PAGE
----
- Two Poems
Cape Kyan is the southernmost tip of Okinawa Island, where some of the most desperate fighting occurred in the last days of the Battle of Okinawa. Fearing capture by American troops, many civilians jumped to their deaths from the cliffs. A monument to peace and to the souls of those who perished now stands on the cape.
By car I reach Cape Kyan, A place of red earth, Of infertile soil, Where the farmers With their hoes nevertheless Chop beautifully shaped furrows.
The sea below Is transparent blue. The waves pound the cliff, Wearing away rock already weary And crumbling. And bones Of a fossilized mammoth
Bake in the relentless sun. On the rocky cliff the yellow Tsuwabuki flowers wave At the year’s first sunrise. They hurt my eyes. The grasses Spread a green shroud
Over the blood-soaked earth. In the intense light the sculpture To Peace—through its hollow circle, Across the small stone sphere, [End Page 184]
You gaze intently southward, Through an eternal absence.
We dedicate a tsuwabuki flower And its evergreen leaves And pray, as if murmuring To a lover, our palms together, Rubbing away at the resentment, At the sadness, and anger
Until they sink one after the next Deep inside us At Cape Kyan, Like the sea Like the waves that growl From the ocean’s abyss, we pray
As if pulling the last trigger At Cape Kyan.
AN ANCIENT BANYAN
Today through a breach in the encircling reef the son who departs dreaming of joining a revolution in a northern city someday will return on the tide— the son who renounced a village that still believes in the spirit world and the gods. In the same village, the mother never gives up waiting.
In rainy May and June, harvesting sweet potato leaves she told him as a child of the kijimunā, mischievous tree spirits. But not of her own dreams, folded in the deep lines of her brow. They will not be fulfilled by a revolution, even the one her wayward son thinks is worth dying for—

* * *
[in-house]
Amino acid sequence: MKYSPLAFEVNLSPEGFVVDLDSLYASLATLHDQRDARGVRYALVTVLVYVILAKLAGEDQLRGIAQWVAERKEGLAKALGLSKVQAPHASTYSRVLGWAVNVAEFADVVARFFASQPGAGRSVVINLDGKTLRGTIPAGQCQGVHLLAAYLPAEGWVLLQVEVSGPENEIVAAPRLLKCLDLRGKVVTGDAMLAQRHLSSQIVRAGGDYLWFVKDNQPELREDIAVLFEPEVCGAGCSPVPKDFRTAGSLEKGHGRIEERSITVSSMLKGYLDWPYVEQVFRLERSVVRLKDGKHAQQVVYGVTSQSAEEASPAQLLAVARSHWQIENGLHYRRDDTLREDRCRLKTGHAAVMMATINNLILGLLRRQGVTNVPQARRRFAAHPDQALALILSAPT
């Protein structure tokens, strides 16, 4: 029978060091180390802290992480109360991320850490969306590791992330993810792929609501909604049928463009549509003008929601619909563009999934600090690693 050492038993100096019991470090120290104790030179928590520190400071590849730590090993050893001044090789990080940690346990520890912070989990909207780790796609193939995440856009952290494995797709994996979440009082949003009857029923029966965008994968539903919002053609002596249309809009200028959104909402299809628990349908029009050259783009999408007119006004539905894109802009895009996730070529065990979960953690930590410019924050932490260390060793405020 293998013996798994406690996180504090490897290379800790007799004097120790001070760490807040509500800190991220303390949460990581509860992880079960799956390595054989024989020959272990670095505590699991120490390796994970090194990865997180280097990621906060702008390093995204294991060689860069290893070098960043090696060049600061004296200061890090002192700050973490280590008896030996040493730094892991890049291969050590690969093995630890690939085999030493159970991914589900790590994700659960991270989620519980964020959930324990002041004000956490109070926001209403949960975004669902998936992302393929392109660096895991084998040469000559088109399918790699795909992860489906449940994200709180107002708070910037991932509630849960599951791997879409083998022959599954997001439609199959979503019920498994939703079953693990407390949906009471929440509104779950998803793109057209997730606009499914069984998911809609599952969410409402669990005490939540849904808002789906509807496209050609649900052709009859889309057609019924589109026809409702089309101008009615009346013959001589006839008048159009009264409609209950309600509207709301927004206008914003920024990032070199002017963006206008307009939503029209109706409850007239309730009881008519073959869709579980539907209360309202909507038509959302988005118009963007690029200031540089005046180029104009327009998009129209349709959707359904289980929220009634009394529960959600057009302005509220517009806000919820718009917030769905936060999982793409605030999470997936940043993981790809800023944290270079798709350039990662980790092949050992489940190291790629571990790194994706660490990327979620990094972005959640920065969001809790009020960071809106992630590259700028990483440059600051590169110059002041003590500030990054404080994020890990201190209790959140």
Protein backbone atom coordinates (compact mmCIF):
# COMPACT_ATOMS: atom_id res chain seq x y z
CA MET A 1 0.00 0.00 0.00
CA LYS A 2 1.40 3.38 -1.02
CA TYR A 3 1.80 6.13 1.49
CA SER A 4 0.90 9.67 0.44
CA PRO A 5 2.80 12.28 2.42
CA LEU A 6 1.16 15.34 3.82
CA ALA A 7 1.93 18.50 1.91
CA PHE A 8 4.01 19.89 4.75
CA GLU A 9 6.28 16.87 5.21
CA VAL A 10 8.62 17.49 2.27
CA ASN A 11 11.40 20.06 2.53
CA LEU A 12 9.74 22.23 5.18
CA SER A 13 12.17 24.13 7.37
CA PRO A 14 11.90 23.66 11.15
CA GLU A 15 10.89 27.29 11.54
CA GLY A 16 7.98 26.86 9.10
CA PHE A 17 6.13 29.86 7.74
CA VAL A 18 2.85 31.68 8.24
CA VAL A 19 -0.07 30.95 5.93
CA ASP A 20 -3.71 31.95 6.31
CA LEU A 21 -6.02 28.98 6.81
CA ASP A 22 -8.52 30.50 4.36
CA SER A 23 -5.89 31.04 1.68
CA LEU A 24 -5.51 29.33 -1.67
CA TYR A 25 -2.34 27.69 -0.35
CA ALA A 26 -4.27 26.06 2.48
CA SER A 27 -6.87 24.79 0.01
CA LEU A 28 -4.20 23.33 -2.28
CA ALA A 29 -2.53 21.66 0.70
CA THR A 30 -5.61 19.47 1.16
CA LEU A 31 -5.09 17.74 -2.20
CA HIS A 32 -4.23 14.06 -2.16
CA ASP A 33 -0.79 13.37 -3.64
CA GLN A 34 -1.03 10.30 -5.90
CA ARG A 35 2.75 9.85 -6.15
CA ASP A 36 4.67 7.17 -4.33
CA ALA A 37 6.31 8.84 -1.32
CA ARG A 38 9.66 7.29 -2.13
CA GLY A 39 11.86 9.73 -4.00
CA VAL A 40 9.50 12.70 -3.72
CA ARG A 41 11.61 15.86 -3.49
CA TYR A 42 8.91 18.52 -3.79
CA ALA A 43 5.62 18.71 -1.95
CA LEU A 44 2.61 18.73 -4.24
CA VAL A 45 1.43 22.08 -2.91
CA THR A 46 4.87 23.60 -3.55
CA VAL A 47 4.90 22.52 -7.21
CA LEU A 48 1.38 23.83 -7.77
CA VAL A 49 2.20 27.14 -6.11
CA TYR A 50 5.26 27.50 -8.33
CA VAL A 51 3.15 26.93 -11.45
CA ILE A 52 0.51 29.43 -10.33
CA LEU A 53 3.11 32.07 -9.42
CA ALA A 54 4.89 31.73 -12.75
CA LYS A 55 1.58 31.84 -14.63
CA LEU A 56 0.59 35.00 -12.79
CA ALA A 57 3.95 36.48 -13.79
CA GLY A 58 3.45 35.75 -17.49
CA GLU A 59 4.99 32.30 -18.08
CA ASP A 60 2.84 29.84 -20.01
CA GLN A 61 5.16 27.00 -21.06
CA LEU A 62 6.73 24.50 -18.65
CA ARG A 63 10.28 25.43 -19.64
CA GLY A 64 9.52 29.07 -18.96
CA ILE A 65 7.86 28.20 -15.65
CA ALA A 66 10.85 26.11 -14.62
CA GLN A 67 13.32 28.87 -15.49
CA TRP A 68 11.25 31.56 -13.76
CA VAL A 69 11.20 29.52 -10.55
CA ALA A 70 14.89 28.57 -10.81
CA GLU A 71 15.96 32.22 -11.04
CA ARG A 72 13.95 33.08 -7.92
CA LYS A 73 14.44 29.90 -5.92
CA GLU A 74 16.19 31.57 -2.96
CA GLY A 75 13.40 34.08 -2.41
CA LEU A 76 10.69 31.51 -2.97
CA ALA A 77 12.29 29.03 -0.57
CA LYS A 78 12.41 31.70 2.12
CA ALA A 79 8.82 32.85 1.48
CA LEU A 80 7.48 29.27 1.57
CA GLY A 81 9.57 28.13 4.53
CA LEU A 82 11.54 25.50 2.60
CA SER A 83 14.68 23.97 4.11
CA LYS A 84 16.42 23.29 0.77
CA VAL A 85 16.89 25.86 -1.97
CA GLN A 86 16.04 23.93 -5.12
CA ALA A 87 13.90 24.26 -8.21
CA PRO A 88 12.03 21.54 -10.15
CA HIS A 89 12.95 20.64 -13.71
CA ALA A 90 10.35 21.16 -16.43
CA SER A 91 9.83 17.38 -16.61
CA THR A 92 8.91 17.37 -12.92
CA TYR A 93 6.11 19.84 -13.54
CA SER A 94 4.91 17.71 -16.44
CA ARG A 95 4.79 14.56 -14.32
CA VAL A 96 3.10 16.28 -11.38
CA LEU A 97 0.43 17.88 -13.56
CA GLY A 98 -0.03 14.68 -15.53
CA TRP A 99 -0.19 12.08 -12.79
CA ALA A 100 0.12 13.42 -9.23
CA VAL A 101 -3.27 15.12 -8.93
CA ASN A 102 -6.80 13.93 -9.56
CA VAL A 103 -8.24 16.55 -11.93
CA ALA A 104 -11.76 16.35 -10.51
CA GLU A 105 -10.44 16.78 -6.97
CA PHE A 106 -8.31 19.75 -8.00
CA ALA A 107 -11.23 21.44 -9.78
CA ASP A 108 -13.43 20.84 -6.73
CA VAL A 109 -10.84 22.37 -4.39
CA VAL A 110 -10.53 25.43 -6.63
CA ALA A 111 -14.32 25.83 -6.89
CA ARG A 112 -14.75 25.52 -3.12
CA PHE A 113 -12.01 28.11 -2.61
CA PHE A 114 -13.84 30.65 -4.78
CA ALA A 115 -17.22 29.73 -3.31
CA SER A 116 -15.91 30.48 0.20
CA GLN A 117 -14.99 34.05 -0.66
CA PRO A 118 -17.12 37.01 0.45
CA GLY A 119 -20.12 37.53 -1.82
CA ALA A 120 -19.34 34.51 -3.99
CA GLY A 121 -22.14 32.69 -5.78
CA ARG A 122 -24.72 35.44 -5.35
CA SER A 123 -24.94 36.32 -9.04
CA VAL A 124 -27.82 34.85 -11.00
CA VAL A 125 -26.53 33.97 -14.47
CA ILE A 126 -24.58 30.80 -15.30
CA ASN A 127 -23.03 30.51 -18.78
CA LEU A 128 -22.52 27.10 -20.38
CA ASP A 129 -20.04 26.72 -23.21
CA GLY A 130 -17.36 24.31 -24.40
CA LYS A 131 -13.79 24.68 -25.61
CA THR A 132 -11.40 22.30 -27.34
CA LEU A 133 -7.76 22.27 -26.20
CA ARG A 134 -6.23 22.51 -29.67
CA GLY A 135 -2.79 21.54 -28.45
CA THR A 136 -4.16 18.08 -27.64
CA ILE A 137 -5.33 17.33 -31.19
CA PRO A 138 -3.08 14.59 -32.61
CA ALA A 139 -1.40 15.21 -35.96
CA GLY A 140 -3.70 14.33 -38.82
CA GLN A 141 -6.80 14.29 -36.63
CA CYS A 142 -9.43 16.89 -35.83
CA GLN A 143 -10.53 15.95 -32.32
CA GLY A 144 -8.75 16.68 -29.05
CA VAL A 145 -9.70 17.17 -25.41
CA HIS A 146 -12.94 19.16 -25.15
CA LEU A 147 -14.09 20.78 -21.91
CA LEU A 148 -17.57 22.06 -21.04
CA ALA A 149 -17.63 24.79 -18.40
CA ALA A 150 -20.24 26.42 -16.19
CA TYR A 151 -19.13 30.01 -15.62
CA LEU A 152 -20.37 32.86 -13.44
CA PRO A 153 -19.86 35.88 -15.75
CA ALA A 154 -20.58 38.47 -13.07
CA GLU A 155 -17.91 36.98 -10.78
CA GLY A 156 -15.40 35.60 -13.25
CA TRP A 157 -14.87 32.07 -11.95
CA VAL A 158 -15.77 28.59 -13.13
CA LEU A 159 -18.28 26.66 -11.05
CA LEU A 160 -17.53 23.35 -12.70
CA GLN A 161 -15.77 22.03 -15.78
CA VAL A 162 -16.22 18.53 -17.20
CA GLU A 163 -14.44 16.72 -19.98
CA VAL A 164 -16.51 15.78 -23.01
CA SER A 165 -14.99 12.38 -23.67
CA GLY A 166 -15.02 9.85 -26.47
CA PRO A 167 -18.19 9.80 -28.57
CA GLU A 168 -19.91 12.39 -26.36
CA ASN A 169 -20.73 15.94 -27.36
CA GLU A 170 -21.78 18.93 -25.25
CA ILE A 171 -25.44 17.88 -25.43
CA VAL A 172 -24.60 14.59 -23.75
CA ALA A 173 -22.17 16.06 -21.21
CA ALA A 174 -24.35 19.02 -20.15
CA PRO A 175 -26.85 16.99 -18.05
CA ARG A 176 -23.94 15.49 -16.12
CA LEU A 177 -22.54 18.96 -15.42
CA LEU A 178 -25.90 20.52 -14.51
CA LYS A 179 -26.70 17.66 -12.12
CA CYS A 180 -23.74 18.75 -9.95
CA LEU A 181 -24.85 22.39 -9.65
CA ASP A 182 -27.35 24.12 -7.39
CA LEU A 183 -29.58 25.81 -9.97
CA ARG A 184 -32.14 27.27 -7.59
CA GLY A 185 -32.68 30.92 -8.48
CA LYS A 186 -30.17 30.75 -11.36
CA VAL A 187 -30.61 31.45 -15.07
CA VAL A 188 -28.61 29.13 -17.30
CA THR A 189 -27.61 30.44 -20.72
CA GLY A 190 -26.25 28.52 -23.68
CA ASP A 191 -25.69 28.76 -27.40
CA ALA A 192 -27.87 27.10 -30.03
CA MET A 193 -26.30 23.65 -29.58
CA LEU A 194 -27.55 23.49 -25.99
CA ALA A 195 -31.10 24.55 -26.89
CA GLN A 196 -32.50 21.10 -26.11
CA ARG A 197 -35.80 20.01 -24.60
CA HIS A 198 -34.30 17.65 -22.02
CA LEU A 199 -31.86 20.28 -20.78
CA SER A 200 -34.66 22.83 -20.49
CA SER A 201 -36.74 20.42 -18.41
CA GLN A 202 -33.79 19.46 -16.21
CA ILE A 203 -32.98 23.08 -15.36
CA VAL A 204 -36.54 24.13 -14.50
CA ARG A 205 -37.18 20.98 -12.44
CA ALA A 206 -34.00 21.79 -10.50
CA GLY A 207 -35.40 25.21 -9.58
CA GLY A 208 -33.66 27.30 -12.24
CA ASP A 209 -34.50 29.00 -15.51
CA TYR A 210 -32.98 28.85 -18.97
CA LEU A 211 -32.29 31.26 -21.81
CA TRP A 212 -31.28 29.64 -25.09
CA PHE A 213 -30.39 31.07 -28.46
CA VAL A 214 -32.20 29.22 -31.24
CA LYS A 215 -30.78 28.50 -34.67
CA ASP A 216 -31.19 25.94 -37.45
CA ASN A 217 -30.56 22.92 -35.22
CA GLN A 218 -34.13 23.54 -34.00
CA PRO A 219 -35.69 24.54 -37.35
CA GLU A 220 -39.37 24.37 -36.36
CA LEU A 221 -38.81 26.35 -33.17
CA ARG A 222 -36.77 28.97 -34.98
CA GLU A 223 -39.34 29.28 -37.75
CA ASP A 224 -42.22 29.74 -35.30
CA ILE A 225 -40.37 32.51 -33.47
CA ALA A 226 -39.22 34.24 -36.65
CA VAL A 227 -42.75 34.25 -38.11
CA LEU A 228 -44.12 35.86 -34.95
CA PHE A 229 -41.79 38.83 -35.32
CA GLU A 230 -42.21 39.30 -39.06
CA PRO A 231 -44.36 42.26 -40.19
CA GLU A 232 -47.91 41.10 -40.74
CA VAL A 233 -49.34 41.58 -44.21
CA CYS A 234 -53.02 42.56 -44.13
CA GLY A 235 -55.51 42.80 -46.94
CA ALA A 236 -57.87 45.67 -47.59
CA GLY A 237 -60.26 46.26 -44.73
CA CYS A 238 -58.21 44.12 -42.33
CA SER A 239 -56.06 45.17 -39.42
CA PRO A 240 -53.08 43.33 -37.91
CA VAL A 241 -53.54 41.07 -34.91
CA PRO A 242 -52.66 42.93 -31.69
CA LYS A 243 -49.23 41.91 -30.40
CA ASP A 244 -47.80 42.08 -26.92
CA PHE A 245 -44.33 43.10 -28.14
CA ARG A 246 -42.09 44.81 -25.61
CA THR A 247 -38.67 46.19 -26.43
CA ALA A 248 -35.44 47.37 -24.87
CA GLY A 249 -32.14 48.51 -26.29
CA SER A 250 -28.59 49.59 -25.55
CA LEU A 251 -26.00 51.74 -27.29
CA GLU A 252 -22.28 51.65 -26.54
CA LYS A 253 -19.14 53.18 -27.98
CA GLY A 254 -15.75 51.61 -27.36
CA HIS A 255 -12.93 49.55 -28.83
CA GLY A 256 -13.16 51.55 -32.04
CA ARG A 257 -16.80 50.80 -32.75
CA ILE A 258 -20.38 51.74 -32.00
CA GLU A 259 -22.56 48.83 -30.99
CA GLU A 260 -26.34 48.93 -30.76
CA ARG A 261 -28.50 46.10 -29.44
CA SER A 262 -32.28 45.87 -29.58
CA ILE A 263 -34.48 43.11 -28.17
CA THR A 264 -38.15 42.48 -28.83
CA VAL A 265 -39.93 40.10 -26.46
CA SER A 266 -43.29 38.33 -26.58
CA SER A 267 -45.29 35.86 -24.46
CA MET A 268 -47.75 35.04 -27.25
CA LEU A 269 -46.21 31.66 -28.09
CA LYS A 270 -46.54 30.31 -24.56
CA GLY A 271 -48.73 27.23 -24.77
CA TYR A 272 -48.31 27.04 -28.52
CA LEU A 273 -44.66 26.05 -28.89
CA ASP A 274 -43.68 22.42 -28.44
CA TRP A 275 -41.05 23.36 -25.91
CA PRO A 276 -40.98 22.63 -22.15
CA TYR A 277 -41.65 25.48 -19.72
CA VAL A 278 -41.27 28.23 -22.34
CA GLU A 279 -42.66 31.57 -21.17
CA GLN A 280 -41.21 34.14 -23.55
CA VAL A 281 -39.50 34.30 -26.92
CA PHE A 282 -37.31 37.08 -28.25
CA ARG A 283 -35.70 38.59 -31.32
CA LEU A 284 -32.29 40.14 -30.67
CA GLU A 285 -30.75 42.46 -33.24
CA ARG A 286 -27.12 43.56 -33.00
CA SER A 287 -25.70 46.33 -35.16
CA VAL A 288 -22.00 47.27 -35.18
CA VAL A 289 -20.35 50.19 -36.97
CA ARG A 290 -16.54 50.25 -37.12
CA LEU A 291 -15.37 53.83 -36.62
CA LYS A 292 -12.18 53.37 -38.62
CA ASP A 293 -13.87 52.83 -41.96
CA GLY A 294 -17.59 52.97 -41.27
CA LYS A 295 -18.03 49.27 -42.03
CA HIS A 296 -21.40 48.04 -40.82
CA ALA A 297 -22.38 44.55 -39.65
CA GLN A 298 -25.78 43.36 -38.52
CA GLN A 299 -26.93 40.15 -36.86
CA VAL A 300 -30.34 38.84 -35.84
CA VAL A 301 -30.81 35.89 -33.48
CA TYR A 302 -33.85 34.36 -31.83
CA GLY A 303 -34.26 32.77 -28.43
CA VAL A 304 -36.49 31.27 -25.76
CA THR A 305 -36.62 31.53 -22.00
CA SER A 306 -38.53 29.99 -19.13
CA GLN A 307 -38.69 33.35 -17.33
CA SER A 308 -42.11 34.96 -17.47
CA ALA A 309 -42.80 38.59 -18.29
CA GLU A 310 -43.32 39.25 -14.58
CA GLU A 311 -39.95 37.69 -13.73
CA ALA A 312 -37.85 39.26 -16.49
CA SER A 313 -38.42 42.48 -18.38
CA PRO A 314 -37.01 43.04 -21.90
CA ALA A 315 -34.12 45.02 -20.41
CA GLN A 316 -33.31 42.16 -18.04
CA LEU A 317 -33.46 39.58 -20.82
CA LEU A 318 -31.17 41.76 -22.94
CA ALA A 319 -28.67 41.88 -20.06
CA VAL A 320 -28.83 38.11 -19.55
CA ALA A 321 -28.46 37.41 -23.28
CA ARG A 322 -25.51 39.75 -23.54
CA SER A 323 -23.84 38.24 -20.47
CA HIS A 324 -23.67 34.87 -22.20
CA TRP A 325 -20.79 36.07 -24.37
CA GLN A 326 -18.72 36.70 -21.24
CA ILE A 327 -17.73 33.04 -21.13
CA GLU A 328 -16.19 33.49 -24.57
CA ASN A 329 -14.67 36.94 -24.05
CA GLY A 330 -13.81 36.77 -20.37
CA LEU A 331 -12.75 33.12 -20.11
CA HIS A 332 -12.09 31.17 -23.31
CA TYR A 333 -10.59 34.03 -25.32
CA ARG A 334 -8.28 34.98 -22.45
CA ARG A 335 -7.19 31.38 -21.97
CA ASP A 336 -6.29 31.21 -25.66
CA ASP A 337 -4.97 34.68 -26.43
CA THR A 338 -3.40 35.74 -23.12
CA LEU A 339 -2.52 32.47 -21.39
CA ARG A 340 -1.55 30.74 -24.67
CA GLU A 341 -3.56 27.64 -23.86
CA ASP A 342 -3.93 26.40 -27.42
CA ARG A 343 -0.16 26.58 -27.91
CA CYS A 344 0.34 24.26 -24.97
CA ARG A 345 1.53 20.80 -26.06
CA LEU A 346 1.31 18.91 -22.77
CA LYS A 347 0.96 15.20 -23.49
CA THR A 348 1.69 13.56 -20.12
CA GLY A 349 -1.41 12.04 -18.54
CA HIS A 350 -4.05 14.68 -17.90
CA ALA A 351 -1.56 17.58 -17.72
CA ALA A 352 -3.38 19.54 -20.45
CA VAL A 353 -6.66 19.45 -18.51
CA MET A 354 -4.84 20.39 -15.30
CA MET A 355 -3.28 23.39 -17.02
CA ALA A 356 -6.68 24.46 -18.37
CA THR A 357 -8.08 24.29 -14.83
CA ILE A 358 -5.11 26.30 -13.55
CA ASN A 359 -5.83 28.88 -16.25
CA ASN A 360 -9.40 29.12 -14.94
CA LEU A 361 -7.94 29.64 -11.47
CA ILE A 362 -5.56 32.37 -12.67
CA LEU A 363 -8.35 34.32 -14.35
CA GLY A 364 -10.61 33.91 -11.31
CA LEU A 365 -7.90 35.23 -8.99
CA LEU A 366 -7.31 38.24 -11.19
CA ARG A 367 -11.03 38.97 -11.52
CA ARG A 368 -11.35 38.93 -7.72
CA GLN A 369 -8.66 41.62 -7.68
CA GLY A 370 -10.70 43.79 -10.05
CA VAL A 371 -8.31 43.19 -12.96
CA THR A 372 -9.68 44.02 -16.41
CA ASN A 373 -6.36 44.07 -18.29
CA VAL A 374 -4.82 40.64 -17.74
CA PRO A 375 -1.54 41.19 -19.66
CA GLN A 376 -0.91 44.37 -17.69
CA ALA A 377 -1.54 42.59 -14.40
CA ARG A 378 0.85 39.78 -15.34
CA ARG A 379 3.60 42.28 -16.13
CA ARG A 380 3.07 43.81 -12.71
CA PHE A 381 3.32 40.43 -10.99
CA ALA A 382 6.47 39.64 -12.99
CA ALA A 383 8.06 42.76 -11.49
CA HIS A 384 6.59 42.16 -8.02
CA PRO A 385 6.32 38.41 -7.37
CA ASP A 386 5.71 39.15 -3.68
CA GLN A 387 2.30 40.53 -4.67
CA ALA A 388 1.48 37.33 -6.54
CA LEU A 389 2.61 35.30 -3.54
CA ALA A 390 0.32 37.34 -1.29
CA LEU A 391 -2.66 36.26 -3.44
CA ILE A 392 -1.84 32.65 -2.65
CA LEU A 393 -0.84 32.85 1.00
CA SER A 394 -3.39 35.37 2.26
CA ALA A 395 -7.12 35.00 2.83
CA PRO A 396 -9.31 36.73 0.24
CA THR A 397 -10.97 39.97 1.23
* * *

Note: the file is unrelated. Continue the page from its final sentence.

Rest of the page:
But the ancient mother has pleaded for the son to call or write from time to time. [End Page 185] She has no telephone in her house. If a call comes to the village store she rushes from home.
Whenever he would call, she saw the image of her son beyond the black receiver. But calls are less frequent. Her feet are weak. This evening, a shout from a neighbor comes.
A call is for her. On shaking legs, she stumbles along the stone path, head throbbing, the banyans creaking louder in the wind, a coming storm —an ominous sign.
Out of breath, she imagines him on the other side of the receiver, hears his voice: Mother, this year,like last, I cannot come home. The dreams of the woman in the storm blow away, her white hair undone. [End Page 186]
Takara Ben was born in 1949 in Tamagusuku, Okinawa. He received a bachelor’s degree in chemistry from Shizuoka University and attended graduate school in the Philippines. His first poetry collection was published in 1979. Since then, he has published several books of criticism and poetry, including Misaki (1984), and is the recipient of numerous Okinawan literary awards.